The process to trigger a British exit from the EU is governed by Article 50 of the Lisbon Treaty, which requires the representative of any member state wishing to withdraw to serve notice on the European Council of its intention to do so, explained Adkins.

Once this notice has been provided, there is a two-year window in which to negotiate the withdrawal, after which unless there has been an agreement or extension of the period of negotiation, the U.K.’s membership in the EU would fail, said Adkins.

“As the life cycle of Brexit starts moving toward Article 50…you have to look and see what your business is going to look like in two years forward. If that’s sustainable in your current operating model, you need to run operational scenarios to understand what the worst and best cases look like, so you can plan for it,” Zerafa said.

Zerafa recommends prioritizing what needs to be done over the short, medium and long term through what he calls a kind of “2-2-2 approach” that involves determining what needs to be done over the next two weeks, two months and two years. For example, firms right now need to establish a Brexit committee to undertake planning details to cover items like a contingency analysis and determining cash positions.

Zerafa doesn’t expect the financial regulatory apparatus to fundamentally change. The U.K. is fully a part of the international framework, including Basel, and it is a country on the vanguard of reforms affecting the financial services industry, he said.

Markets in wake of Brexit

Despite massive political and economic uncertainty over how, or even if Brexit will eventually take place, its spectre has cast a long shadow over the financial markets. In the days following the Brexit vote, stock markets around the world tanked, and the pound sunk to a 31-year low against the U.S. dollar.

Stock markets, particularly in North America, have since rebounded sharply.

But there are expectations the Bank of England, whose rate is currently 0.5 per cent, will start cutting rates again, said Jennifer Lee, director and senior economist with BMO Capital Markets in Toronto.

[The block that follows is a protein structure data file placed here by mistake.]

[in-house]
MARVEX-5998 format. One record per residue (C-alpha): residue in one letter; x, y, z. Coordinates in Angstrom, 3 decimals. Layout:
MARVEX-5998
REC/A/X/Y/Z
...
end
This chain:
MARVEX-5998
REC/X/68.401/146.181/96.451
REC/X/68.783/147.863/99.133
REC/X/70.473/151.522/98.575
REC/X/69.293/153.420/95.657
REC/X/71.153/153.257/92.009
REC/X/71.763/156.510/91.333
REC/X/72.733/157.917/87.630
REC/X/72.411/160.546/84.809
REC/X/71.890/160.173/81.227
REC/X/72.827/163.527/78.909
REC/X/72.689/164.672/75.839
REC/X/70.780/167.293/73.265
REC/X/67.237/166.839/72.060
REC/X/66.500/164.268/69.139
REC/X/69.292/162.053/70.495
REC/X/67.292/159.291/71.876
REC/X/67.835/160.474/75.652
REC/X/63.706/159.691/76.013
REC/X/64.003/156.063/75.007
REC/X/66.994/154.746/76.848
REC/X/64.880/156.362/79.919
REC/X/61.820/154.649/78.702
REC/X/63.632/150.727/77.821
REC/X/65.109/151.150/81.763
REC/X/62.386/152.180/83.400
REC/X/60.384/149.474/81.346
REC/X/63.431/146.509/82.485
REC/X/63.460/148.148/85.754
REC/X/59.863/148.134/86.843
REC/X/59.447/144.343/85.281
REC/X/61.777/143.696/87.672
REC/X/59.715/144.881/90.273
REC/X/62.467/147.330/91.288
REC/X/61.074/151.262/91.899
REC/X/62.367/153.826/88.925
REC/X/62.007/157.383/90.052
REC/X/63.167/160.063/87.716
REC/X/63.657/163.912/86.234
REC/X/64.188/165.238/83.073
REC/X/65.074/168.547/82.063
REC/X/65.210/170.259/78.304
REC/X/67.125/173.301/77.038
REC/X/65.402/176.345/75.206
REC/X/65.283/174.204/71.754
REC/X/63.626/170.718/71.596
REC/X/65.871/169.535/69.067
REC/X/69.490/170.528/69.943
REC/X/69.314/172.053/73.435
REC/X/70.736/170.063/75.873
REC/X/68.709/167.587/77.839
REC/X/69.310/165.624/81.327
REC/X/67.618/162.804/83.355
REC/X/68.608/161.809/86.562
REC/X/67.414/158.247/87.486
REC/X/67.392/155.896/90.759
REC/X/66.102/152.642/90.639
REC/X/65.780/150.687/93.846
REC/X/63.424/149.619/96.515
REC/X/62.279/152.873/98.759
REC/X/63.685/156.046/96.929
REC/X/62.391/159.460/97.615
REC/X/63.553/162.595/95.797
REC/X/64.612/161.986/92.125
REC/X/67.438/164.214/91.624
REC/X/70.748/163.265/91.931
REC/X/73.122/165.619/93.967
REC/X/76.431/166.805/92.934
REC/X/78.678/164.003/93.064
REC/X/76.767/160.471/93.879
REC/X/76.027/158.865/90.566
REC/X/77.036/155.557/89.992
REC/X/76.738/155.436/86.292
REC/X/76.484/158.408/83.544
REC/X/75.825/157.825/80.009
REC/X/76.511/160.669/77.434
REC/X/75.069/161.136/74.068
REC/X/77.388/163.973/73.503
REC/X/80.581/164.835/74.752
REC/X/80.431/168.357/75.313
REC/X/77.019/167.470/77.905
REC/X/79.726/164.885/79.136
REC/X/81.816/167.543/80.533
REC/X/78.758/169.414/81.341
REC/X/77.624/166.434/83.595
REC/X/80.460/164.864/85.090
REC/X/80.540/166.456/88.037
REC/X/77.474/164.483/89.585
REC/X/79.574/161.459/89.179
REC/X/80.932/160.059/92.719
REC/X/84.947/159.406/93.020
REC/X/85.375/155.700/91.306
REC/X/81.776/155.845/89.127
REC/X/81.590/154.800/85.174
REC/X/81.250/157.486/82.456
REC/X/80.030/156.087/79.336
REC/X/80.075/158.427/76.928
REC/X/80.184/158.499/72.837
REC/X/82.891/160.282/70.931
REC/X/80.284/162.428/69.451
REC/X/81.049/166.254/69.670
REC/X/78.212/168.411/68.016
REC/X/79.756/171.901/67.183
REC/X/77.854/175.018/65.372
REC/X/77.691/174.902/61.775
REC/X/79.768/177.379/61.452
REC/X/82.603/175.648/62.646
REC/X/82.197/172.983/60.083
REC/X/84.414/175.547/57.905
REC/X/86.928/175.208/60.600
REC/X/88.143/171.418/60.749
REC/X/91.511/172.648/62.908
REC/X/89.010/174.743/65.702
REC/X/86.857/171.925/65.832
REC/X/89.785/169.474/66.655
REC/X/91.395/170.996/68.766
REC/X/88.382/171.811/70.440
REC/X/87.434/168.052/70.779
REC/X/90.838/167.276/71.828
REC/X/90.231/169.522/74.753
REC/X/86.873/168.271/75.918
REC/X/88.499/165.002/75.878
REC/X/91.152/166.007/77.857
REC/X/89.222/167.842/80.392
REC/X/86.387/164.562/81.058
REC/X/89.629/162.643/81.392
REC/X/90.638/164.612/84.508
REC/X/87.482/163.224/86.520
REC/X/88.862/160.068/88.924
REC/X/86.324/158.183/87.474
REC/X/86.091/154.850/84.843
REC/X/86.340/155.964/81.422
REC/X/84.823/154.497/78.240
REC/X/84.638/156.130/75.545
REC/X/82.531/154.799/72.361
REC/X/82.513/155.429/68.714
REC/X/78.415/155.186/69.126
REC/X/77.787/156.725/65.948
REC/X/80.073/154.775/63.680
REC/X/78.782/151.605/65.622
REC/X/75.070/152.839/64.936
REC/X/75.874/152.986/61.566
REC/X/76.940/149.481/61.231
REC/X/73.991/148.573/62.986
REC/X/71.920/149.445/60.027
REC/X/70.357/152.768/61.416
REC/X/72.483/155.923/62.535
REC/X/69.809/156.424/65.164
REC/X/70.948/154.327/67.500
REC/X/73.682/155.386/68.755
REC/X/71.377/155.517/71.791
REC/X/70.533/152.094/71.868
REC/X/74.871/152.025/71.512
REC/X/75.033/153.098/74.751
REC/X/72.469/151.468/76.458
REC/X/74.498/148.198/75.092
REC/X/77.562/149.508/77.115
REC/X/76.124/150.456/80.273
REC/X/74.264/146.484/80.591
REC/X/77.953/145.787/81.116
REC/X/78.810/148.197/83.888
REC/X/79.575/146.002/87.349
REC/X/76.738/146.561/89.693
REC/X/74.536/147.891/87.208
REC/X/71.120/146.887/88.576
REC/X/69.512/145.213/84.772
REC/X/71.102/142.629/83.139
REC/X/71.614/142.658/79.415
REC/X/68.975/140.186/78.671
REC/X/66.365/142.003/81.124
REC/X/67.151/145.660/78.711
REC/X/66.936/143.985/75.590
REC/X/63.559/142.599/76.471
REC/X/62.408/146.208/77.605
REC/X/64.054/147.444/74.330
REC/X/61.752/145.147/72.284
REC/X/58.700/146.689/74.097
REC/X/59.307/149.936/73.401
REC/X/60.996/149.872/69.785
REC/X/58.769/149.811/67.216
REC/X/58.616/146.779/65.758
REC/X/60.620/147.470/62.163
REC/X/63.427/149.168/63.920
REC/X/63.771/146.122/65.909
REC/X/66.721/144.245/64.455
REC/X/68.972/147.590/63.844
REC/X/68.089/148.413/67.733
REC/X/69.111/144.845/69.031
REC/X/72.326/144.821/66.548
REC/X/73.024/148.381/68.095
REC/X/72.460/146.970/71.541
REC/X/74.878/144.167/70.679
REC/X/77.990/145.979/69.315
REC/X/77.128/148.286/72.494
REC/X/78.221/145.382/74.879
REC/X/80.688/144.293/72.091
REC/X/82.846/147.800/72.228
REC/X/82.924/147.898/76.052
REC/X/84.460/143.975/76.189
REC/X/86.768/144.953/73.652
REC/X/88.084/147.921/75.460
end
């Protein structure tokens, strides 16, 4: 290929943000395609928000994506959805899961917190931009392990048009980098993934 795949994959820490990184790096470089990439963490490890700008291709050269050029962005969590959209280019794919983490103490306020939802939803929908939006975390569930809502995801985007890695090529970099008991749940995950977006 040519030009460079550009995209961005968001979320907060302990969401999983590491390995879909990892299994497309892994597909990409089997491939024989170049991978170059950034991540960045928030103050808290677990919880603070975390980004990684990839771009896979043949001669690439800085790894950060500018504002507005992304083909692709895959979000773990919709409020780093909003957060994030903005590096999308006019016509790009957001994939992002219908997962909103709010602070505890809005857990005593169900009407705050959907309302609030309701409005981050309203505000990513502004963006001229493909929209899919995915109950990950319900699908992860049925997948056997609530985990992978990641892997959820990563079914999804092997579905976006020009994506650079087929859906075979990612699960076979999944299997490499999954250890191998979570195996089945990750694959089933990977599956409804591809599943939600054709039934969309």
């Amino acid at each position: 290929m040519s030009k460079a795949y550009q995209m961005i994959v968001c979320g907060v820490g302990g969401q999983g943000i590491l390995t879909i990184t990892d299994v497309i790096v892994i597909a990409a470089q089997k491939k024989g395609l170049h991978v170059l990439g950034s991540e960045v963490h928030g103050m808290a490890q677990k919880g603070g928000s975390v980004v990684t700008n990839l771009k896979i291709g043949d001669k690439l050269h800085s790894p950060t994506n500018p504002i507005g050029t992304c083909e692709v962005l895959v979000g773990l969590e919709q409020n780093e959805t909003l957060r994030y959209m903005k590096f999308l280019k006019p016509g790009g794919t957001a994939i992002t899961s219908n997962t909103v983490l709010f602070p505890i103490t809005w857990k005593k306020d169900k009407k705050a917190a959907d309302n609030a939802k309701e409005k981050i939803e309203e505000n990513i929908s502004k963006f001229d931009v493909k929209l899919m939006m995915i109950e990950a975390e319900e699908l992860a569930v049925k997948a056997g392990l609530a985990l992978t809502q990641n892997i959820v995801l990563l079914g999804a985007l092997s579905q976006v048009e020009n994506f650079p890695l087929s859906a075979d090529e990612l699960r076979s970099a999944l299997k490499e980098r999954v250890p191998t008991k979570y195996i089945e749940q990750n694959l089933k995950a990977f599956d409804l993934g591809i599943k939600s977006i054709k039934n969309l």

She predicted there would be an easing of monetary conditions around the world, which might be good news for consumer spending and for borrowers.

Lee expects the U.S. dollar to continue to be a safe haven, with perhaps other strong currencies, such as the Swiss franc or the yen also benefiting.

“The Canadian dollar will probably be weaker just because [it’s] the flip side of the American dollar. Plus if you’re expecting weaker growth around the world, you’re going to see some dampening impact on commodity prices, which means oil prices are going to slip, and that’s where the Canadian dollar is going to get hit as well,” said Lee.

If need be, the world’s central banks should be able to provide stimulus, even though rates are at historic lows — in some countries having even slipped below zero — and have been for many years since the financial crisis and recession in 2007-08, said Lee.

“Six years ago, whoever thought that we would be talking about negative rates in Europe, for example? So anything is possible. As we are constantly reminded of by these central banks, there are lots of tools at their disposal that they can use, and I’m sure that they can figure out some way to provide the stimulus.

“I think this whole ‘rates low for longer’ theme is going to continue on for at least the next couple of years,” she added.

— Jeff Buckstein